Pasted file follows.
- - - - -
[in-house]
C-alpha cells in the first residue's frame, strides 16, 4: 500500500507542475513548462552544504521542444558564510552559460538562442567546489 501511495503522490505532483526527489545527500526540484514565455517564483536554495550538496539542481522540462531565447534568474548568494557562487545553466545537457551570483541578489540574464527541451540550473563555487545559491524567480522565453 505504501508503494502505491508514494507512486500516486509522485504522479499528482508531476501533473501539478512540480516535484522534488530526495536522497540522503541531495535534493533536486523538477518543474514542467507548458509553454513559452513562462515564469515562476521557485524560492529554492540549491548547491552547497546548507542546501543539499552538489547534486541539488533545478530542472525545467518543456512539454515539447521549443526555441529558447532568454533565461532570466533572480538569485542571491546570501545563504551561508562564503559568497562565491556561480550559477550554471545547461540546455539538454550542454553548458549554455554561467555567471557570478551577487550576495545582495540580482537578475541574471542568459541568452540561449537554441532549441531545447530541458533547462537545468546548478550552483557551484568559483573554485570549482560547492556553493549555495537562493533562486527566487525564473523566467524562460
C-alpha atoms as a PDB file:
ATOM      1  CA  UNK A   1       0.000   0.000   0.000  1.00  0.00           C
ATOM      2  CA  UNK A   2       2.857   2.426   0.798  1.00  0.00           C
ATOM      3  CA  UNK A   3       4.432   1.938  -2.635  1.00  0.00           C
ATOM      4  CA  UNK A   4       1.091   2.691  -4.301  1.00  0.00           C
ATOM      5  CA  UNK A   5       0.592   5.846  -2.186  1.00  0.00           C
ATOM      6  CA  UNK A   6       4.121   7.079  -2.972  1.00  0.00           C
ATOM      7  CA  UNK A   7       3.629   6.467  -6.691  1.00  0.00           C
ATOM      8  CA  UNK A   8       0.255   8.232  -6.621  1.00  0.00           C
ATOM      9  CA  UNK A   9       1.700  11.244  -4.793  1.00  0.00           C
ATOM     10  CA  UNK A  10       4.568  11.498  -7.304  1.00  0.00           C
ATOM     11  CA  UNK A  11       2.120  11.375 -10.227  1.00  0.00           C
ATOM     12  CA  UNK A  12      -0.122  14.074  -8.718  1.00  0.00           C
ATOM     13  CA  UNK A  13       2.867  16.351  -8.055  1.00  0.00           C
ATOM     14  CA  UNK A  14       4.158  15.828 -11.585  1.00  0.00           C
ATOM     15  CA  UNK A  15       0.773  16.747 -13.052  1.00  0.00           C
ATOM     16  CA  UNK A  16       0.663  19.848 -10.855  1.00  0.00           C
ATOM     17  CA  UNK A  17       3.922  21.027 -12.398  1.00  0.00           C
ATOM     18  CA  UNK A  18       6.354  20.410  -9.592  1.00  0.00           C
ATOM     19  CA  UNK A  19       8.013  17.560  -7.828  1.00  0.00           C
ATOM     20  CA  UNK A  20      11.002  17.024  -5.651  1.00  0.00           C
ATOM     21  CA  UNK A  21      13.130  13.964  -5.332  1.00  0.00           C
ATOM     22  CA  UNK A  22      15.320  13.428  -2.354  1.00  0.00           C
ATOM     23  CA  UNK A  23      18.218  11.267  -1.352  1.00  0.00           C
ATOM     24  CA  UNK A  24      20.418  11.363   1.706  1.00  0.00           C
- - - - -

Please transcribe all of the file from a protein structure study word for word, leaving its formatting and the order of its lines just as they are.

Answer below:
[in-house]
C-alpha cells in the first residue's frame, strides 16, 4: 500500500507542475513548462552544504521542444558564510552559460538562442567546489 501511495503522490505532483526527489545527500526540484514565455517564483536554495550538496539542481522540462531565447534568474548568494557562487545553466545537457551570483541578489540574464527541451540550473563555487545559491524567480522565453 505504501508503494502505491508514494507512486500516486509522485504522479499528482508531476501533473501539478512540480516535484522534488530526495536522497540522503541531495535534493533536486523538477518543474514542467507548458509553454513559452513562462515564469515562476521557485524560492529554492540549491548547491552547497546548507542546501543539499552538489547534486541539488533545478530542472525545467518543456512539454515539447521549443526555441529558447532568454533565461532570466533572480538569485542571491546570501545563504551561508562564503559568497562565491556561480550559477550554471545547461540546455539538454550542454553548458549554455554561467555567471557570478551577487550576495545582495540580482537578475541574471542568459541568452540561449537554441532549441531545447530541458533547462537545468546548478550552483557551484568559483573554485570549482560547492556553493549555495537562493533562486527566487525564473523566467524562460
C-alpha atoms as a PDB file:
ATOM      1  CA  UNK A   1       0.000   0.000   0.000  1.00  0.00           C
ATOM      2  CA  UNK A   2       2.857   2.426   0.798  1.00  0.00           C
ATOM      3  CA  UNK A   3       4.432   1.938  -2.635  1.00  0.00           C
ATOM      4  CA  UNK A   4       1.091   2.691  -4.301  1.00  0.00           C
ATOM      5  CA  UNK A   5       0.592   5.846  -2.186  1.00  0.00           C
ATOM      6  CA  UNK A   6       4.121   7.079  -2.972  1.00  0.00           C
ATOM      7  CA  UNK A   7       3.629   6.467  -6.691  1.00  0.00           C
ATOM      8  CA  UNK A   8       0.255   8.232  -6.621  1.00  0.00           C
ATOM      9  CA  UNK A   9       1.700  11.244  -4.793  1.00  0.00           C
ATOM     10  CA  UNK A  10       4.568  11.498  -7.304  1.00  0.00           C
ATOM     11  CA  UNK A  11       2.120  11.375 -10.227  1.00  0.00           C
ATOM     12  CA  UNK A  12      -0.122  14.074  -8.718  1.00  0.00           C
ATOM     13  CA  UNK A  13       2.867  16.351  -8.055  1.00  0.00           C
ATOM     14  CA  UNK A  14       4.158  15.828 -11.585  1.00  0.00           C
ATOM     15  CA  UNK A  15       0.773  16.747 -13.052  1.00  0.00           C
ATOM     16  CA  UNK A  16       0.663  19.848 -10.855  1.00  0.00           C
ATOM     17  CA  UNK A  17       3.922  21.027 -12.398  1.00  0.00           C
ATOM     18  CA  UNK A  18       6.354  20.410  -9.592  1.00  0.00           C
ATOM     19  CA  UNK A  19       8.013  17.560  -7.828  1.00  0.00           C
ATOM     20  CA  UNK A  20      11.002  17.024  -5.651  1.00  0.00           C
ATOM     21  CA  UNK A  21      13.130  13.964  -5.332  1.00  0.00           C
ATOM     22  CA  UNK A  22      15.320  13.428  -2.354  1.00  0.00           C
ATOM     23  CA  UNK A  23      18.218  11.267  -1.352  1.00  0.00           C
ATOM     24  CA  UNK A  24      20.418  11.363   1.706  1.00  0.00           C